In addition, the U.S. Biovigilance Network has commitments to participate from facilities that account for approximately 20 percent of the transfusion activity in the U.S. Organizations that have agreed to contribute data to the Network include:

American Red Cross
Aurora St. Luke’s Medical Center
Baystate Medical Center
Children's Healthcare of Atlanta
Children’s Hospital (Los Angeles)
Children’s Hospital (Dallas)
Cleveland Clinic
Columbia UniversityHospital
Dartmouth Hitchcock Medical Center
Emory Crawford Long Hospital
Emory University
Euclid Hospital
Fairview Hospital
Fairview Southdale
Froedtert & the Medical Collegeof Wisconsin
Fletcher Allen Health Care
Genesis Medical Center
Grady Memorial Hospital
Hahnemann Hospital
Hennepin CountyMedical Center
Hillcrest Hospital
Huron Hospital
The Johns Hopkins Hospital and Health System
Lakewood Hospital
Lutheran Hospital
Marymount Hospital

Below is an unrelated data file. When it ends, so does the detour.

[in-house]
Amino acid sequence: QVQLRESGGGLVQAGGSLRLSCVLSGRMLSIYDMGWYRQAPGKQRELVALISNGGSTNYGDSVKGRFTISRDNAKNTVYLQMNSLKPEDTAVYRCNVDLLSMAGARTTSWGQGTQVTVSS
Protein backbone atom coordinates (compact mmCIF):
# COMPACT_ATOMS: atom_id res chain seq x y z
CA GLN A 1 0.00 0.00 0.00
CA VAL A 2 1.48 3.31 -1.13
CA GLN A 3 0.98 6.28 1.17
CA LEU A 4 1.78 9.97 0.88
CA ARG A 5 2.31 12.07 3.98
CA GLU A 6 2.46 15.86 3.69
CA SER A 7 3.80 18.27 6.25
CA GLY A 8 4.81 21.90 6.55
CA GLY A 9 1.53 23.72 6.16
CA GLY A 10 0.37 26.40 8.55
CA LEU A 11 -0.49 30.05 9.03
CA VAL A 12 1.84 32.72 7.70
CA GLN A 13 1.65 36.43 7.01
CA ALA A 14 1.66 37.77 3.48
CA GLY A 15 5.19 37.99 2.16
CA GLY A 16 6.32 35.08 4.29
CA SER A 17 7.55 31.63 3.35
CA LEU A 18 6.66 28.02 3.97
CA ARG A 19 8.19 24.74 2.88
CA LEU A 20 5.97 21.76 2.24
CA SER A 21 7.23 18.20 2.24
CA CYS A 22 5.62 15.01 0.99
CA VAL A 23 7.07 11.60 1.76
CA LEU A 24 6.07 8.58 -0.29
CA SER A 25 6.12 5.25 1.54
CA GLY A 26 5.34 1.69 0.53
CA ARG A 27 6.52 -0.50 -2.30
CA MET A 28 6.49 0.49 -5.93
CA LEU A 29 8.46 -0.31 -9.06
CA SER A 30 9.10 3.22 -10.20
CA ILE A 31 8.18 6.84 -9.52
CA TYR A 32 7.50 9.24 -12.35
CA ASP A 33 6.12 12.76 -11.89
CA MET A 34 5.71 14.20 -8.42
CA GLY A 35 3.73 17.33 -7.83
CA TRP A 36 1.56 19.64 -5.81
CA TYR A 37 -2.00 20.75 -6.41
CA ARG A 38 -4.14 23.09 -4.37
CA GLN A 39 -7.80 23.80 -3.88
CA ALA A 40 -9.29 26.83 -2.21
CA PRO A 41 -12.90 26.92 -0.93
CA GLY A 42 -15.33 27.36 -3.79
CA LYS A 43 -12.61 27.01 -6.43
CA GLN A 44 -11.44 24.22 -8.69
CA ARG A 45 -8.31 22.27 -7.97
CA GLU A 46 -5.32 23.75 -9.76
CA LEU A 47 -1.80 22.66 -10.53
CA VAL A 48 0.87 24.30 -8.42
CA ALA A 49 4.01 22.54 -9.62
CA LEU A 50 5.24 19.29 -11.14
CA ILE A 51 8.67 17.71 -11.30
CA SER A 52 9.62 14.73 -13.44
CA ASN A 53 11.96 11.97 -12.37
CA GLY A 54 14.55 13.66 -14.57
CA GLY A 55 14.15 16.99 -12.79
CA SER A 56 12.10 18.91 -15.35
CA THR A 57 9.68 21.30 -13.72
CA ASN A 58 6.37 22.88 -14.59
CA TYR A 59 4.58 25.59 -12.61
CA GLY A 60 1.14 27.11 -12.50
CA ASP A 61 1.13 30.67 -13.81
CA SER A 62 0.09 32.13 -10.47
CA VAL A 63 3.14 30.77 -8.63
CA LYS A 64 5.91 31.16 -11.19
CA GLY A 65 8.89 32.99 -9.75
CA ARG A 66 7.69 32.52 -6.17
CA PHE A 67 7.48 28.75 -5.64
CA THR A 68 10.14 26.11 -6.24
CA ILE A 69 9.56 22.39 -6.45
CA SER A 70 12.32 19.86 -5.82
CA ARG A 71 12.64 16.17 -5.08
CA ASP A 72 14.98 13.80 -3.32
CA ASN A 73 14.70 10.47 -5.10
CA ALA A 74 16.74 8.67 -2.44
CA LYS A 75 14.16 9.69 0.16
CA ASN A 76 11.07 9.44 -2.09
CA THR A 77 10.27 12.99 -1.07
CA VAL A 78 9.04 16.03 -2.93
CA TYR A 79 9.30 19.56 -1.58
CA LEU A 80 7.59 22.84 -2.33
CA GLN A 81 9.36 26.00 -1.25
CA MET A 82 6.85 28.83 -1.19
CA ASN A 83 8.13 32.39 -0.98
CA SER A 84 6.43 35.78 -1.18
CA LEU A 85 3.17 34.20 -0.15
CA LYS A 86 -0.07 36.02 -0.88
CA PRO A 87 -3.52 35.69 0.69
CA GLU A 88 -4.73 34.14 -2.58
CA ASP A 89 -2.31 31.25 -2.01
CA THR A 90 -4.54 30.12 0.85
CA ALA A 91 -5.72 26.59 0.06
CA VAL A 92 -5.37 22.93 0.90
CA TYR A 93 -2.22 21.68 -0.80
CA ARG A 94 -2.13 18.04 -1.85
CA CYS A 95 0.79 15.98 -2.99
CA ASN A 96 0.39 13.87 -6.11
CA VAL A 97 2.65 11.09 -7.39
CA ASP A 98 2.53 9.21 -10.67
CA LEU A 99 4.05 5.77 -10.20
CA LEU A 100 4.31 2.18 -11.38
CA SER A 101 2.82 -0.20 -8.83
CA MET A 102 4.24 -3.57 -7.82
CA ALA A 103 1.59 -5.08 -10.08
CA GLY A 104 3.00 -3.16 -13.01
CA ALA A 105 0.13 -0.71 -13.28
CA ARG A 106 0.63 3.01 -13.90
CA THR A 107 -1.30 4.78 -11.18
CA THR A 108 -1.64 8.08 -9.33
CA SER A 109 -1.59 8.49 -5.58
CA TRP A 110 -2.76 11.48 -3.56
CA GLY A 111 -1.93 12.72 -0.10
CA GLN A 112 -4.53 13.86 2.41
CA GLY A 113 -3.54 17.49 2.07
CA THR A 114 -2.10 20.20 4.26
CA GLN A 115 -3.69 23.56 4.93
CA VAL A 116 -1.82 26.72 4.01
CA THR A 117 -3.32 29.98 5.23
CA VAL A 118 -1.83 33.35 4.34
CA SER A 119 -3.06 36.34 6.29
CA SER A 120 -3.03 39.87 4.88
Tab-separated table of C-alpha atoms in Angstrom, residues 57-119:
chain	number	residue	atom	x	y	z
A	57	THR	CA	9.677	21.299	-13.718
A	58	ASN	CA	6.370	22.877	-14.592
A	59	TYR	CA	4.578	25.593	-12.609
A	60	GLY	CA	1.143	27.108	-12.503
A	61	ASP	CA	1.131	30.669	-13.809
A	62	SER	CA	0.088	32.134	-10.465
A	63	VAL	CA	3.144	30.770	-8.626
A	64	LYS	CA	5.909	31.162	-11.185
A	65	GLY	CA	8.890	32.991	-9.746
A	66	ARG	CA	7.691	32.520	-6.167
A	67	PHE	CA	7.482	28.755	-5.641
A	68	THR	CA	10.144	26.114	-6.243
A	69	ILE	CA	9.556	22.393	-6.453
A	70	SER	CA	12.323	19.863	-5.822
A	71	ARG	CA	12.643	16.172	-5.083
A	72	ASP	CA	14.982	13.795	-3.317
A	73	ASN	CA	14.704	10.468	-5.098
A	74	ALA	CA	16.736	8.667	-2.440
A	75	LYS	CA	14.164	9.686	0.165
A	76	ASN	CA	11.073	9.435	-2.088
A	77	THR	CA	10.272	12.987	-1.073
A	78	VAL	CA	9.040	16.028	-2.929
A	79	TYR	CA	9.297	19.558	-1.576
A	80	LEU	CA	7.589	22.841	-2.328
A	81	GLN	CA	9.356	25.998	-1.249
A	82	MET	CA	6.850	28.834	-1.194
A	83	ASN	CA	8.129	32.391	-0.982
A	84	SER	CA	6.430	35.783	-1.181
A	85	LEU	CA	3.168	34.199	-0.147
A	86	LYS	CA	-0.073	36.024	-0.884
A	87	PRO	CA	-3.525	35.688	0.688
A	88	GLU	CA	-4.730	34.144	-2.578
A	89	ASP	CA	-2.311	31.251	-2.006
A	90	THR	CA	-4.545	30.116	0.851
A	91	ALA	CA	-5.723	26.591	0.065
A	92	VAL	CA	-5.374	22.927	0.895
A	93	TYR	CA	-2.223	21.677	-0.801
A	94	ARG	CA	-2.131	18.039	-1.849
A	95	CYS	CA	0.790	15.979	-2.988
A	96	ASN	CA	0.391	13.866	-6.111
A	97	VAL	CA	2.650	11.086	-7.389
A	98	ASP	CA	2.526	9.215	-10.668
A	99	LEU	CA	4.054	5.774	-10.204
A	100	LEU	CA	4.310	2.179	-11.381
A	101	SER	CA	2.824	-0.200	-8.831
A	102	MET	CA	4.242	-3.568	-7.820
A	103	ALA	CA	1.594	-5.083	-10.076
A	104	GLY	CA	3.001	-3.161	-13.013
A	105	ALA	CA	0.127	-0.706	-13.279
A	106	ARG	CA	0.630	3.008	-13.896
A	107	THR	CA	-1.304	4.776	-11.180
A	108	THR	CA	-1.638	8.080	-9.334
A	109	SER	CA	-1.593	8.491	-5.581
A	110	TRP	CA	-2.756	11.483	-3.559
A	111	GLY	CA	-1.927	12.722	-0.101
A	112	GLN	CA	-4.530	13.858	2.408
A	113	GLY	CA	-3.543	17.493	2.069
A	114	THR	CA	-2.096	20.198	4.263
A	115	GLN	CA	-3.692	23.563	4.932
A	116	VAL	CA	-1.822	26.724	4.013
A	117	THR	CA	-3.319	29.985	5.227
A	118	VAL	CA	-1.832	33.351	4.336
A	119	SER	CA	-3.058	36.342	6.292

M. D.Anderson Cancer Center
New York Presbyterian Hospital
Puget Sound Blood Center
South Pointe Hospital
Underwood Memorial Hospital
University HospitalCase Medical Center
University of Texas Medical Branch
Yale-New Haven Hospital

The U.S. Biovigilance Network must build on its current momentum for its success in the long-term. The transfusion and biological therapies communities’ help is needed to provide the critical data that will fuel the U.S. Biovigilance Network, to provide the startup capital, and to advocate for its development and sustained operation. For more information, please visit www.aabb.org/biovigilance.

About AABB

Established in 1947, AABB (formerly known as the American Association of Blood Banks) is an international, not-for-profit association dedicated to the advancement of science and the practice of transfusion medicine and related biological therapies. The association is committed to improving health by developing and delivering standards, accreditation and educational programs and services to optimize patient and donor care and safety. AABB membership consists of approximately 1,800 institutions and 8,000 individuals, including physicians, scientists, administrators, medical technologists, nurses, researchers, blood donor recruiters and public relations personnel. Members are located in all 50 states and 80 countries.